Indian Fast & Festivals


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Vasakhi is a festival celebrated in the Punjab region. The festival coincides with other festivals celebrated on the first day of Vaisakh, in some regions of India.

Vaisakhi is especially important for the Sikh community as it marks the establishment of the Khalsa. More recently, this festival is also celebrated around the world by Sikh diaspora.

The festival is also celebrated by Hindus and Buddhists for different reasons including the start of a new year. People in the Punjab Region regard Vaisakhi as a harvest festival and the Punjabi new year.


Vaisakhi is one of the three festivals chosen by Guru Amar Das Ji to be celebrated by Sikhs (the others being Maghi and Diwali which later gave rise to the festival of Bandi Chor Divas during the times of the sixth Guru Hargobind Sahib Ji).

The festival bears a great significance for Sikhs due to the fact that on the Vaisakhi Day in the year 1699, the 10th Guru of the Sikhs, Guru Gobind Singh laid down the foundation of the Panth Khalsa, that is the Order of the Pure Ones. It is also used as a celebration for those accepting the five Ks.

To mark the celebrations, Sikh devotees generally attend the Gurdwara before dawn with flowers and offerings in hands. Processions through towns are also common.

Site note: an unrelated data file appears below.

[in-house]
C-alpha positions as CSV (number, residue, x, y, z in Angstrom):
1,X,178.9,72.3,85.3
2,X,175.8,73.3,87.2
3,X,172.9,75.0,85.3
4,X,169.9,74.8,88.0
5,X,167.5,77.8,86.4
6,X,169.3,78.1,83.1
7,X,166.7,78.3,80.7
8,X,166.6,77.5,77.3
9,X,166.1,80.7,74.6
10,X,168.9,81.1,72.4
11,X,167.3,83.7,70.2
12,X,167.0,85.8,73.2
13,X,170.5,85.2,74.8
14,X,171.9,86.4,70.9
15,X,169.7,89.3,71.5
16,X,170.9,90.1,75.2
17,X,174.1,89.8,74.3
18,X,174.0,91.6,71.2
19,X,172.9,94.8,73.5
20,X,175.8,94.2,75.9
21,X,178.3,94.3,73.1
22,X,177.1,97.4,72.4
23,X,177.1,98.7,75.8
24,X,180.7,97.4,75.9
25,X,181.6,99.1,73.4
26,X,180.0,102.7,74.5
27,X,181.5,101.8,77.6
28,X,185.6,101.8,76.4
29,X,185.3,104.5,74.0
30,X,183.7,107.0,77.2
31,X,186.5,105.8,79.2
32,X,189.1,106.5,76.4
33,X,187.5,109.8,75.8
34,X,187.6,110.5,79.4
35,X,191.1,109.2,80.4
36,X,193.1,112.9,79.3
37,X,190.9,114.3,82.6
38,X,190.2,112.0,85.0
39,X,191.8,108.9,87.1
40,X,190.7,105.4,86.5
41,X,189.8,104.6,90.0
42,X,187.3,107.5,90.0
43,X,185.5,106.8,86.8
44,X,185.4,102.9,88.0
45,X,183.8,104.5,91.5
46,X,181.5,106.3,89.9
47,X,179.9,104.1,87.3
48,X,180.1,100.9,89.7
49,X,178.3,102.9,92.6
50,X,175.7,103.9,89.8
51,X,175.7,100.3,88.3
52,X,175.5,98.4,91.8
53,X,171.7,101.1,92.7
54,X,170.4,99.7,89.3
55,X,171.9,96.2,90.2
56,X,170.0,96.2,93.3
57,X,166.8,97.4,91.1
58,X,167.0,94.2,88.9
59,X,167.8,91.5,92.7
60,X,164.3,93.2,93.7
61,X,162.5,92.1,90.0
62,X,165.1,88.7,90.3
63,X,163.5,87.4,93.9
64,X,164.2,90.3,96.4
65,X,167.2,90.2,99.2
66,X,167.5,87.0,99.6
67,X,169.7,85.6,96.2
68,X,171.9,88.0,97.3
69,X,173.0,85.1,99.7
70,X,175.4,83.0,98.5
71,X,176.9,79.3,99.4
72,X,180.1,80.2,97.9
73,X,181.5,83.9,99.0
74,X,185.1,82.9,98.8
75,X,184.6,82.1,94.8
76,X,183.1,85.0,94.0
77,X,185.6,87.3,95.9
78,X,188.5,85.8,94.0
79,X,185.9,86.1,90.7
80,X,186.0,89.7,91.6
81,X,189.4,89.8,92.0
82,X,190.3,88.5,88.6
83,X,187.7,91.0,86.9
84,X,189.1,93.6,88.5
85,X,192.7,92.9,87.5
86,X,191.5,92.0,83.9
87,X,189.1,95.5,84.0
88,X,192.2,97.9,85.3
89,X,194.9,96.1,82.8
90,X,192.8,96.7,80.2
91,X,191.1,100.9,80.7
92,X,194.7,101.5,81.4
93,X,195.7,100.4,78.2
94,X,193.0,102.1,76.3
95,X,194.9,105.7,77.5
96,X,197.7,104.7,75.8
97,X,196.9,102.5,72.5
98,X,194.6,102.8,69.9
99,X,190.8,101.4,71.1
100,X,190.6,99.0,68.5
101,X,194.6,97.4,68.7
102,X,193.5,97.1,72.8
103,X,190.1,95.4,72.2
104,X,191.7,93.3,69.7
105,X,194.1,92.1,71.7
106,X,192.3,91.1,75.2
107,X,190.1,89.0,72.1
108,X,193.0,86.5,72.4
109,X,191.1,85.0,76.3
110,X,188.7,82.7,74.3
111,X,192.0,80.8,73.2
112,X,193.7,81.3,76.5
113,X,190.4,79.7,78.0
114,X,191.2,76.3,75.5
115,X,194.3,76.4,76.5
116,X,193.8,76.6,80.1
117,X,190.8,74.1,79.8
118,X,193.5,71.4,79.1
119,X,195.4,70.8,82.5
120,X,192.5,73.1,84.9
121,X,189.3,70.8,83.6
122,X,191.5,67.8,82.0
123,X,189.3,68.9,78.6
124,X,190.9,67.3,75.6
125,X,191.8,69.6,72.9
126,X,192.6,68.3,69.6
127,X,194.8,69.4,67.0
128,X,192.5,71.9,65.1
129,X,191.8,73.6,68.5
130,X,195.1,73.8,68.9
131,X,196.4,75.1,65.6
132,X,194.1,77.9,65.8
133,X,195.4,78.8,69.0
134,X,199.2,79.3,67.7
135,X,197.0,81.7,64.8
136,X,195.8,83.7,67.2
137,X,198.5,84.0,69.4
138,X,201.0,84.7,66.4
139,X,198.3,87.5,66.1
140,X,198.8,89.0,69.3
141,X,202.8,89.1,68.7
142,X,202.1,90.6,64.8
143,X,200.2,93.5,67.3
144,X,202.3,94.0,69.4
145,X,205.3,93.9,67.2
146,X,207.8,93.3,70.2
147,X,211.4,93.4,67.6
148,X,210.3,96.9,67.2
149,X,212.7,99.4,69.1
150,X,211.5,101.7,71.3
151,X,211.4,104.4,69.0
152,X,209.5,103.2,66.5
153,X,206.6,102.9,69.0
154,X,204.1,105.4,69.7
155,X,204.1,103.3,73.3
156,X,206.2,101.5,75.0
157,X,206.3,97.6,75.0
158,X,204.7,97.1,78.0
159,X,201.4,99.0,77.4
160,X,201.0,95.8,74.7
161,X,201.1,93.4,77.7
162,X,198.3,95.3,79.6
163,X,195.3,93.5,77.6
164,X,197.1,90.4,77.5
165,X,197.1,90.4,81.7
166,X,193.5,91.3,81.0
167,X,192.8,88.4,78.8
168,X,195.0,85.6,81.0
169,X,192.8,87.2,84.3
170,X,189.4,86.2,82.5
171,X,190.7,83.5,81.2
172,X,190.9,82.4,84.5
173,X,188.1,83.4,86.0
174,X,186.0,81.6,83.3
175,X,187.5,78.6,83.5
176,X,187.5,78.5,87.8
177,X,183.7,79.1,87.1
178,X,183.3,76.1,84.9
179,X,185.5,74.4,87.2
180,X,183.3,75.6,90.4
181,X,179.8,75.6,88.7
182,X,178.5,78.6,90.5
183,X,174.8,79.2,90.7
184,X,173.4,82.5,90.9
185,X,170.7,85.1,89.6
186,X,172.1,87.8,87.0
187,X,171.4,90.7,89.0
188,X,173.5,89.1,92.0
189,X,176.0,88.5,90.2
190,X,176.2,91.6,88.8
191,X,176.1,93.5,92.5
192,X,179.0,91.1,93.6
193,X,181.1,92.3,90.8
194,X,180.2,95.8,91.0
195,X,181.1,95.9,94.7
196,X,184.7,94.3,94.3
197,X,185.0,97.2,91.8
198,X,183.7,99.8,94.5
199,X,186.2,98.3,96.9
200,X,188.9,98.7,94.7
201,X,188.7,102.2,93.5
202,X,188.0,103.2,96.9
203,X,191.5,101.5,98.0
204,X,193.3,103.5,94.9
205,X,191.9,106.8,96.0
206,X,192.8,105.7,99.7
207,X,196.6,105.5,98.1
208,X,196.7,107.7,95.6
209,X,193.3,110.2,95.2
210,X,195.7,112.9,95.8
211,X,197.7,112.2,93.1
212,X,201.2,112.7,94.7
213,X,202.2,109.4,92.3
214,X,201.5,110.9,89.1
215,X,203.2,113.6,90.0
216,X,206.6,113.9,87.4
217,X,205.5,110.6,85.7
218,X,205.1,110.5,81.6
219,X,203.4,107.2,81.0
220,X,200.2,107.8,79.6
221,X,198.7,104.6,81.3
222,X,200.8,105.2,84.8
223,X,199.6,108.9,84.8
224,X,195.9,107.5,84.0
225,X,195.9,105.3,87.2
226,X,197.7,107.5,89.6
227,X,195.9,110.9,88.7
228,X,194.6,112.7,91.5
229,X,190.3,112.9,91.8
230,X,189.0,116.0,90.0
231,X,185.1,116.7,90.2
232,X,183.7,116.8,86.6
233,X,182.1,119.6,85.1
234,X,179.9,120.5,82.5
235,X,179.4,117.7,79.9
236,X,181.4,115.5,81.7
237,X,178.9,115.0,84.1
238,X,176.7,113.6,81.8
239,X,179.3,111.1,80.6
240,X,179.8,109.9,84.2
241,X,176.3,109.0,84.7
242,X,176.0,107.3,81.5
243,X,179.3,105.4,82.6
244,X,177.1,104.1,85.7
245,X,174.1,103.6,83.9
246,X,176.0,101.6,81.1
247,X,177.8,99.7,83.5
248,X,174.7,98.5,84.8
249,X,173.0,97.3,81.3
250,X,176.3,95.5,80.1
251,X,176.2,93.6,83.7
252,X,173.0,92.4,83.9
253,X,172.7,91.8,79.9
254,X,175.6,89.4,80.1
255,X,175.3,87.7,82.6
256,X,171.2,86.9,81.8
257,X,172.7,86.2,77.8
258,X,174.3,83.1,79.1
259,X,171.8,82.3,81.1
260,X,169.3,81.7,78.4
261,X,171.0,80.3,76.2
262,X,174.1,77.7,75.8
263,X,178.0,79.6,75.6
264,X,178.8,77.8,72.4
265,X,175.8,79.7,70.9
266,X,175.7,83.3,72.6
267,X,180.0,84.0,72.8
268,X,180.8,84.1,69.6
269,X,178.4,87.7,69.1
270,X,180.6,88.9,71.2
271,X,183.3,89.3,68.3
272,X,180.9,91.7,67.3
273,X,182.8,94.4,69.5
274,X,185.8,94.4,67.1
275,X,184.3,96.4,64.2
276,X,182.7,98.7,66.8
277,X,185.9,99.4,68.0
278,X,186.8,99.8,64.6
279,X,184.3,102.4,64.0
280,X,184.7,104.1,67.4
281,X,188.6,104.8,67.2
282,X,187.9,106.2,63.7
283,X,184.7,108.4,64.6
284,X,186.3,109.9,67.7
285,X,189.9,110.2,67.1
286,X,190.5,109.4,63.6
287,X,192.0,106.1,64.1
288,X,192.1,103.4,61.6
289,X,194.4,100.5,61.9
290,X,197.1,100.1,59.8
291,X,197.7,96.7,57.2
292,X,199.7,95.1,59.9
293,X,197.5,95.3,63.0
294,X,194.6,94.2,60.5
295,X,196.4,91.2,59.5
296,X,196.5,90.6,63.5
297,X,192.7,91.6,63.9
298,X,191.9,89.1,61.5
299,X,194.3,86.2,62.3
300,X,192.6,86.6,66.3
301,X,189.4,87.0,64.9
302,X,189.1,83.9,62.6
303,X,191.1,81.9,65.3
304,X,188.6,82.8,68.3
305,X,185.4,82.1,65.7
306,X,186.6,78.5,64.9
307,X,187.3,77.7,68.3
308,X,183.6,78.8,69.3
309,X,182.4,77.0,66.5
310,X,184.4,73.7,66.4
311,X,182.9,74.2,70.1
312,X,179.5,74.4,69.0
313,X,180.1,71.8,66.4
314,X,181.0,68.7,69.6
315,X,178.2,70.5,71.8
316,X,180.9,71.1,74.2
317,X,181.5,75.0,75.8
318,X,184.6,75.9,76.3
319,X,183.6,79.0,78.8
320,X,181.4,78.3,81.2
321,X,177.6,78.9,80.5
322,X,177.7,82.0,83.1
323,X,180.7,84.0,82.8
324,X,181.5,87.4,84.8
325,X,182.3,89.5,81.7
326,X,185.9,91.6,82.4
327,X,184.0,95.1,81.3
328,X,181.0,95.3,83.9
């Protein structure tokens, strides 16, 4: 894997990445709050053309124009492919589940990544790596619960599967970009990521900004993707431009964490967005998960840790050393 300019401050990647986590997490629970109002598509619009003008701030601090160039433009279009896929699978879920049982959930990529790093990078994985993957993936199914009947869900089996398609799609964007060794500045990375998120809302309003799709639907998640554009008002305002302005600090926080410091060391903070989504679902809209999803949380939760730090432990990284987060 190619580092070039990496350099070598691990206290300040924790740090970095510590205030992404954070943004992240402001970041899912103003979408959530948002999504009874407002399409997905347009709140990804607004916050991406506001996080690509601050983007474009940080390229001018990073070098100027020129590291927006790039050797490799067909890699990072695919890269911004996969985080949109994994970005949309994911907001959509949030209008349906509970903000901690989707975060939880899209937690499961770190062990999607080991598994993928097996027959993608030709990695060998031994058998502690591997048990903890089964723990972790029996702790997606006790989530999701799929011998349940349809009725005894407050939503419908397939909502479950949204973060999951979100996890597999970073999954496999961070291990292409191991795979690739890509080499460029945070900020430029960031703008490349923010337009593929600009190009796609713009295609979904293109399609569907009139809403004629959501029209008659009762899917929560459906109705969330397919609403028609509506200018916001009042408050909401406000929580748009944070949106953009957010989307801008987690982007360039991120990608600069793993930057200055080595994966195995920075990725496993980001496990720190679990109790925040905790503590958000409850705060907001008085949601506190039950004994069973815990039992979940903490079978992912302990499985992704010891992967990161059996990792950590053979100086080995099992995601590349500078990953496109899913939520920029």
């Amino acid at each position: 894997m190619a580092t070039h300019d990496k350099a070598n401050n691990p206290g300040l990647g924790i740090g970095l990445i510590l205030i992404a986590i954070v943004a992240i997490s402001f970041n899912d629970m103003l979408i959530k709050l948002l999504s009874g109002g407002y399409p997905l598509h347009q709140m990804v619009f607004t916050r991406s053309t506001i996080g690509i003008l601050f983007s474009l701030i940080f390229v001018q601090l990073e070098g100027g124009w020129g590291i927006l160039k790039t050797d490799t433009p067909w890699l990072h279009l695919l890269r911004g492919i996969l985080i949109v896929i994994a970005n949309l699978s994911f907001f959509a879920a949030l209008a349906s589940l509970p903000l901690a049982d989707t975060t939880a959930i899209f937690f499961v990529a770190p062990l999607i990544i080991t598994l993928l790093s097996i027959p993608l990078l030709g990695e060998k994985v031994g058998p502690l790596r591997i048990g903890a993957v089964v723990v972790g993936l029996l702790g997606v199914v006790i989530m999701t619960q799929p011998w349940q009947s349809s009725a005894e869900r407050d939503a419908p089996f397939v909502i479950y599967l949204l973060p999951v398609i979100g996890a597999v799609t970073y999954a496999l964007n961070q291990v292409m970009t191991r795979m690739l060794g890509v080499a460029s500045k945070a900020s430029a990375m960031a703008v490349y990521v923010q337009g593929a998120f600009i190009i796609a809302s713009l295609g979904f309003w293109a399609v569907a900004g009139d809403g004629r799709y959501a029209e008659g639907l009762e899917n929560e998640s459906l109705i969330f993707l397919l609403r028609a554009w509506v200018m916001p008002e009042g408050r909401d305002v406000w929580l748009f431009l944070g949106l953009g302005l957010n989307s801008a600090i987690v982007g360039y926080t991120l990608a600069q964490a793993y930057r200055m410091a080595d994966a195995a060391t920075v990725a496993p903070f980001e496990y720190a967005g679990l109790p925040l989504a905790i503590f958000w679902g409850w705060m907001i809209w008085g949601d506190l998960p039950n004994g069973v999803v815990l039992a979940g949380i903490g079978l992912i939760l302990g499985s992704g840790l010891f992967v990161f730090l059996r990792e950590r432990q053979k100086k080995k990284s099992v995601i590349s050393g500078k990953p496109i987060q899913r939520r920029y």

For Hindus in the Punjab region, Vaisakhi is the start of the new Solar year, and is celebrated with requisite bathing, partying, and worshipping.

For Hindus across the Punjab region and other parts of India, there is another reason to celebrate the first day of Vaisakh. It is believed that thousands of years ago, Goddess Ganga descended to earth and in her honour, many Hindus gather along the sacred Ganges River for ritual baths. The action is centered in the holy cities along the Ganges in north India, or in Srinagar's Mughal Gardens, Jammu's Nagbani Temples, or anywhere in Tamil Nadu. Hindus plant poles (wrapped in flags of gold-embroidered silk) in front of their homes, and hang pots of brass, copper or silver on top.

In Kerala, the festival is called 'Vishu'. It includes fireworks, shopping for new clothes and interesting displays called 'Vishu Kani'. These are arrangements of flowers, grains, fruits, cloth, gold, and money are viewed early in the morning, to ensure a year of prosperity.

In Assam, the festival is called Bohag Bihu, and the community organizes massive feasts, music, and dancing.

Swami Dayanand Saraswati founded the Arya Samaj on Vaisakhi, in 1875.

Apart from the Sikhs and Hindus, Vaisakhi is an important day for the Buddhists as well. The name is Vesakha, Vaisakha, Vesak or Wesak. It commemorates the Birth, the Awakening and the Enlightened Passing Away of Gautama Buddha who was born as prince Siddharta.

Determination of Date

People of Punjab celebrate this festival to express the joy of cutting of crops. When Sun enters into Aries as per Nirayan system then festival of Vaishakhi gets celebrated next day morning after sun rise.